The basic purpose of language is to communicate. But occasionally it falls short, due largely to the limited nature of language. In order to function, language must have some limits. If whenever we couldn't think of a word, we simply made up a new one, how could we possibly communicate with others? There would be no way of knowing what new words others had created or what they could mean. (This is why so many parents believe that their teens have stopped using English). However, while the growth of a language must be slowed, it cannot be stopped. For as long as a society is progressing beyond its previous state towards another, whether for better or worse, there will always be times when previous language simply will not suffice, and a new, bold addition to the language must be made.
This is one of those times.
I was talking to a youth from our church the other day (yes, I actually do that on occasion. At least I'm doing better at it now) and I was trying to express the newfound cultural importance of the name Colvin.
9 months before the wonderful Mrs. Rosa Parks made her historic stance against racism and started the mighty gears of the American Civil Rights Movement toward their inalienable goal, there was another. A younger woman, only 15 years of age at the time, also refused her seat to a white customer. She was subsequently arrested. Her story is the same as that of Mrs. Parks, yet it is only recently has this young woman gained recognition for her bravery. And that young woman's name was Claudette Colvin.
So there I was, trying to explain the significance of my namesake while trying to subdue my obvious and rather geeky enthusiasm for historical trivia, when I stopped.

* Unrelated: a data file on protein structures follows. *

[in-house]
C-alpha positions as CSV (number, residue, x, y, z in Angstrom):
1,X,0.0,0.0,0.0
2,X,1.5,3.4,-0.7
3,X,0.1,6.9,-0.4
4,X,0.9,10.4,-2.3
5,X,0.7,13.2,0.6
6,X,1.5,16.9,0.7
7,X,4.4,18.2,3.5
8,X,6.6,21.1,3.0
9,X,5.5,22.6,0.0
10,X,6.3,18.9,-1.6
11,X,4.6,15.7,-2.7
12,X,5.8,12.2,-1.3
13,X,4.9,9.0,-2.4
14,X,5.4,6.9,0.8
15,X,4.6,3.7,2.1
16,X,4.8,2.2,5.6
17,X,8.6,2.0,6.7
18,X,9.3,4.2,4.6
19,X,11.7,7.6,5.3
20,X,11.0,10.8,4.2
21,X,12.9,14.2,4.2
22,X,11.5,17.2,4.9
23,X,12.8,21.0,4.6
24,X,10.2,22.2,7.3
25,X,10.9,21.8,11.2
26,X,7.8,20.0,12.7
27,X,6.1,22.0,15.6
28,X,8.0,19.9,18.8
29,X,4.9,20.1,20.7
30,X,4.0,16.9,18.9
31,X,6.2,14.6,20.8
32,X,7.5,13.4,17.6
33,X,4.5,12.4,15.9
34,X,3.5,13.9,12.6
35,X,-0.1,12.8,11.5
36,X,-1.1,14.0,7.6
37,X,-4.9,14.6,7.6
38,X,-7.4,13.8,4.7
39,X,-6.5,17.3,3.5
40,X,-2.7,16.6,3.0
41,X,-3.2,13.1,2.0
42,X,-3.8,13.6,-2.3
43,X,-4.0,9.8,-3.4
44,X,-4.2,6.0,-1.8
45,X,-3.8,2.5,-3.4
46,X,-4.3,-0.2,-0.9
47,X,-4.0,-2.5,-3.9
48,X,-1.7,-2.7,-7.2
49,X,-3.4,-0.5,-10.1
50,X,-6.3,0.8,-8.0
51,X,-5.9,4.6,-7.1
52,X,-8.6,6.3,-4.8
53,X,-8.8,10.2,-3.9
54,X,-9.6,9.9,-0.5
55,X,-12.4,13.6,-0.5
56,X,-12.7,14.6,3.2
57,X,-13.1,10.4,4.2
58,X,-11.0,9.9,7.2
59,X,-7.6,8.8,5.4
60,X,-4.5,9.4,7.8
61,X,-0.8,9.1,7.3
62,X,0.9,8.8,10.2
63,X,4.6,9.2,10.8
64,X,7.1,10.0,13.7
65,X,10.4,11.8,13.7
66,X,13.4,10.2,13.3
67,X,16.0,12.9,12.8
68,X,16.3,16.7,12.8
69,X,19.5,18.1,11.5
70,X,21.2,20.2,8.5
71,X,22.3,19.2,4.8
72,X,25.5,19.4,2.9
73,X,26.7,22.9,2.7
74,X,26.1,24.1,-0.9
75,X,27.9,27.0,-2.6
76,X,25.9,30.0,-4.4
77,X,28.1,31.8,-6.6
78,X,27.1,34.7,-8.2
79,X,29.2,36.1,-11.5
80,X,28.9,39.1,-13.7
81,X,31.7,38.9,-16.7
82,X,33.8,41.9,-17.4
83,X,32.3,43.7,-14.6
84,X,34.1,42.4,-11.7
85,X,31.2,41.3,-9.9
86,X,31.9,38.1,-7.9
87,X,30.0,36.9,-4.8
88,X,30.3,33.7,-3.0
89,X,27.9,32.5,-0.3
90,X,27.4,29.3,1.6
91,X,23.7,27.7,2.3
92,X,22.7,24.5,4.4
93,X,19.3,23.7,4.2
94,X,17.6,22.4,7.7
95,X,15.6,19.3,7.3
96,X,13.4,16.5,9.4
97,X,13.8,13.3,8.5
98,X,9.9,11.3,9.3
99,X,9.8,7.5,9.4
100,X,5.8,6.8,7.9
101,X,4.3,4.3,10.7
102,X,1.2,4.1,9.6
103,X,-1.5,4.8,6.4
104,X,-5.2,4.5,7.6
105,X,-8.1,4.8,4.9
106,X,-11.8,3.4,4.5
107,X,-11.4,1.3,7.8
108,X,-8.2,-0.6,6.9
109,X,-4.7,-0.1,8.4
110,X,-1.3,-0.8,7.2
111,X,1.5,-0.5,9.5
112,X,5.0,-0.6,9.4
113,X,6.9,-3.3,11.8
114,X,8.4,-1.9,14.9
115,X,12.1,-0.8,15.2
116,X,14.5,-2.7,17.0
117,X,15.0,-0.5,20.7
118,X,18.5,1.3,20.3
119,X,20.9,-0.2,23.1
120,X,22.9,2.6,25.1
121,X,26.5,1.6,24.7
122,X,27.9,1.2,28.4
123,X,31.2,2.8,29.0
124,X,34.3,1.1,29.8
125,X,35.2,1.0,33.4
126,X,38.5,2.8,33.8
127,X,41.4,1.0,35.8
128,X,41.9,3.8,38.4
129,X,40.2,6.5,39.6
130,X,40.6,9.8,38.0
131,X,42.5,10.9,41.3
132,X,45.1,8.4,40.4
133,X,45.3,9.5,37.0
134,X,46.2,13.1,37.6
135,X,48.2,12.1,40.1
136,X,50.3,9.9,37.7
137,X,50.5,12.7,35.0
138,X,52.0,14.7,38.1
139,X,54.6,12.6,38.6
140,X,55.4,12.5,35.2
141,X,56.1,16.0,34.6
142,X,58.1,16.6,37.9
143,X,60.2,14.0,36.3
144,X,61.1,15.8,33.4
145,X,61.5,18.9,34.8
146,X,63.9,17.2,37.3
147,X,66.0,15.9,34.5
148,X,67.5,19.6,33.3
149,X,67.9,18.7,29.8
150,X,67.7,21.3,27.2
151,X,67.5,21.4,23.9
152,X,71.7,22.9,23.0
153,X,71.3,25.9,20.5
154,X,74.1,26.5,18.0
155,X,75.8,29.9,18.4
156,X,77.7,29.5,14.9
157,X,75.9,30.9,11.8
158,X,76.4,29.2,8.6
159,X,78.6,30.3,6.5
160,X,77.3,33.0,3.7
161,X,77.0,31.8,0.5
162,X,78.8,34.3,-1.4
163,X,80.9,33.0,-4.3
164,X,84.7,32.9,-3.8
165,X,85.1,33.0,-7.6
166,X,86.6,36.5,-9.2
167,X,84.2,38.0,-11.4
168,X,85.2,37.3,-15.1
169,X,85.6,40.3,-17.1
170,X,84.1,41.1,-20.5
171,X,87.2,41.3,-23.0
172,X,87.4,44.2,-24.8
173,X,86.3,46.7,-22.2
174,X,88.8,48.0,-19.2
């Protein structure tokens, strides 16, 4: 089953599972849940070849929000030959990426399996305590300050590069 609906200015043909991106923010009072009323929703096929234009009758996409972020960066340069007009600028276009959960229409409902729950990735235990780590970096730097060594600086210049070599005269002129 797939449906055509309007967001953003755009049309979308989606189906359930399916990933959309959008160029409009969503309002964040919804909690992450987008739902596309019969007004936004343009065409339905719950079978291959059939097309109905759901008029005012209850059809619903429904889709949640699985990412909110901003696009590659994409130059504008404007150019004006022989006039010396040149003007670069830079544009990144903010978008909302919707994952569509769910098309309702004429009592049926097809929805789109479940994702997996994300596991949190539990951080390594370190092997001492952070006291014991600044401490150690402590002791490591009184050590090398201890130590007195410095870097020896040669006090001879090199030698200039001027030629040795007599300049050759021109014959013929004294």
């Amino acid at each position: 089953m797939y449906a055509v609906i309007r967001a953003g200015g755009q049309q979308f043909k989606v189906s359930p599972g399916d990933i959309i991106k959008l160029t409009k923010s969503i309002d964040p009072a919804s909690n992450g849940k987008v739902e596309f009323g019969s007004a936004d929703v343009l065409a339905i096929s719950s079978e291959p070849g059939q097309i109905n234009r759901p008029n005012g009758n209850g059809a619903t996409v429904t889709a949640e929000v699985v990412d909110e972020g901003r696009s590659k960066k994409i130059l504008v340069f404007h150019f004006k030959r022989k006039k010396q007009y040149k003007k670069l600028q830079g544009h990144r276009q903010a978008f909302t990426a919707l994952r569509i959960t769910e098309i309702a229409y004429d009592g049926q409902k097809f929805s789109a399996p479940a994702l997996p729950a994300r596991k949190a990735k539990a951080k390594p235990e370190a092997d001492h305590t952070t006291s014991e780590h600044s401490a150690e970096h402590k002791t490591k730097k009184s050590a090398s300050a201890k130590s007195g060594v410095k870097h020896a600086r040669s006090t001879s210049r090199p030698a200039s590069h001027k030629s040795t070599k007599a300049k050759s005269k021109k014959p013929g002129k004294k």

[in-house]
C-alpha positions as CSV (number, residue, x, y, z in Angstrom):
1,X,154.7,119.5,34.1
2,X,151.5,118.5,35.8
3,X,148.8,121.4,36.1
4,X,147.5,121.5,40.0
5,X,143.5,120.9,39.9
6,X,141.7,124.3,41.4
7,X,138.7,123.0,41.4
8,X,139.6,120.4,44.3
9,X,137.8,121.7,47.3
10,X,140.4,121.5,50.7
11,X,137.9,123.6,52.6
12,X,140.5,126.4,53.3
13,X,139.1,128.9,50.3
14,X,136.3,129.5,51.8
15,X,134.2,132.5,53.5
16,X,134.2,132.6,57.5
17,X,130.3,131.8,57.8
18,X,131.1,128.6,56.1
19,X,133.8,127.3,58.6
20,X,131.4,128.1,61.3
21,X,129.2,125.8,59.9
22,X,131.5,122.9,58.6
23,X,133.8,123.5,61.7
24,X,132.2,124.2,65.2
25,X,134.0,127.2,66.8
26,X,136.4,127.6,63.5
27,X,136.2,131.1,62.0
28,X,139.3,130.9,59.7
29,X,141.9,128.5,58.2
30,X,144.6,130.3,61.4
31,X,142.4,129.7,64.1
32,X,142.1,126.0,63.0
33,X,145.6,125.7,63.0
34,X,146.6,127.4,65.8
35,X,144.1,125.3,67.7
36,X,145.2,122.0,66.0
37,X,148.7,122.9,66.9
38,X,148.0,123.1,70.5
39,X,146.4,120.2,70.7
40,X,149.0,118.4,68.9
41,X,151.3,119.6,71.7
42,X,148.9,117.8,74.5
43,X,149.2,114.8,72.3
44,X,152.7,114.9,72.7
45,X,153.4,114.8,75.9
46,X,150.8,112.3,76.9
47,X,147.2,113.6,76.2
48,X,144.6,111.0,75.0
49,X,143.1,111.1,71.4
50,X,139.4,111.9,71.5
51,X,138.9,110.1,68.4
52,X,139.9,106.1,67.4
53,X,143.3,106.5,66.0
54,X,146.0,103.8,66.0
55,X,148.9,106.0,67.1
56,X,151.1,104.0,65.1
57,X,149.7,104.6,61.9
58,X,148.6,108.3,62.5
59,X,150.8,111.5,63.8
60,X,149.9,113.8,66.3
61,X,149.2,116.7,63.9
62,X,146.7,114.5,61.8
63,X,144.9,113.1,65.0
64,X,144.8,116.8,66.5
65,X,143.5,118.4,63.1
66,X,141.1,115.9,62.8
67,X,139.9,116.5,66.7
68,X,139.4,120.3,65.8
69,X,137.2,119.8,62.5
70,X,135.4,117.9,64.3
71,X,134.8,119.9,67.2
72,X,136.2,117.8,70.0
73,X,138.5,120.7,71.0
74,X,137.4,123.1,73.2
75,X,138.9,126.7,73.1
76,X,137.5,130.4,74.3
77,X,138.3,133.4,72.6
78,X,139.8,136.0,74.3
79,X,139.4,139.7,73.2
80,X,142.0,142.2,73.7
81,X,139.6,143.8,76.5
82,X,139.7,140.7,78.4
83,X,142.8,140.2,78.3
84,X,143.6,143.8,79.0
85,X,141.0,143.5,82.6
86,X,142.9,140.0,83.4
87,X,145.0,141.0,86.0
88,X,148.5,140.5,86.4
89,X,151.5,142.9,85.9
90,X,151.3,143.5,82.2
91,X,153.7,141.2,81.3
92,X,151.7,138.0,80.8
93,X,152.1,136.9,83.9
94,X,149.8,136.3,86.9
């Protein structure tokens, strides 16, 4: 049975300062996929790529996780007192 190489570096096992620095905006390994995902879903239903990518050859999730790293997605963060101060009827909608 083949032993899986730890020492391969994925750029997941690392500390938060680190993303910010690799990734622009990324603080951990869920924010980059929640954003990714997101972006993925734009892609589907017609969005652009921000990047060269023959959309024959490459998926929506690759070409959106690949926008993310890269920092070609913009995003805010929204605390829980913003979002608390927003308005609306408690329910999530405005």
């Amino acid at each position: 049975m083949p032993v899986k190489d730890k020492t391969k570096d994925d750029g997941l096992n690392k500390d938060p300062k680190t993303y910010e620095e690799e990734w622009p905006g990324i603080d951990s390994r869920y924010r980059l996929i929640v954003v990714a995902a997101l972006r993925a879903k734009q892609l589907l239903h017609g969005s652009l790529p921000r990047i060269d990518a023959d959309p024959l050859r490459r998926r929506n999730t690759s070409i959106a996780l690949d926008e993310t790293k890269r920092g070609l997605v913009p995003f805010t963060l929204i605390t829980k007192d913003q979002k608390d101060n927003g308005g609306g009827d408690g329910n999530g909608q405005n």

What did I just say?
Colvin is my "Maiden" name?!
Suddenly my mind was filled with a very vivid and disturbing image. There I was, a young Colvin boy, dressed in a frilly pink dress and locked in the tallest tower of a castle, complete with dragon circling precariously.
"This is not right." I thought. "Maiden is NOT the right word".
(For those who do not quite understand, I was indeed born a Colvin, and my lovely bride was a Davidson. When we married, we decided to amalgamate our names into what it is today. Thus Colvin is strictly my pre-marriage name).
So I leave it to you, the blogger community, to enlist into the English language a bold, new word, a word that goes where no word has gone before! Specifically, it must be a word that describes a Man's name previous to his marriage, the same way "Maiden Name" refers to a woman's name prior to her wedding and assumed taking of her husband's name.
What should this new word be?
Me? My money's on "Maxibachlo!" "My Maxibachlo name is Colvin." It references both my previously unwedded state of Bachelorhood, and describes how cool and awesome my new marital state is: Maxi!
Now it's your turn! Comment! Do it now!
Wednesday, February 22, 2006
Posted by DAve and JAnie at 6:29 PM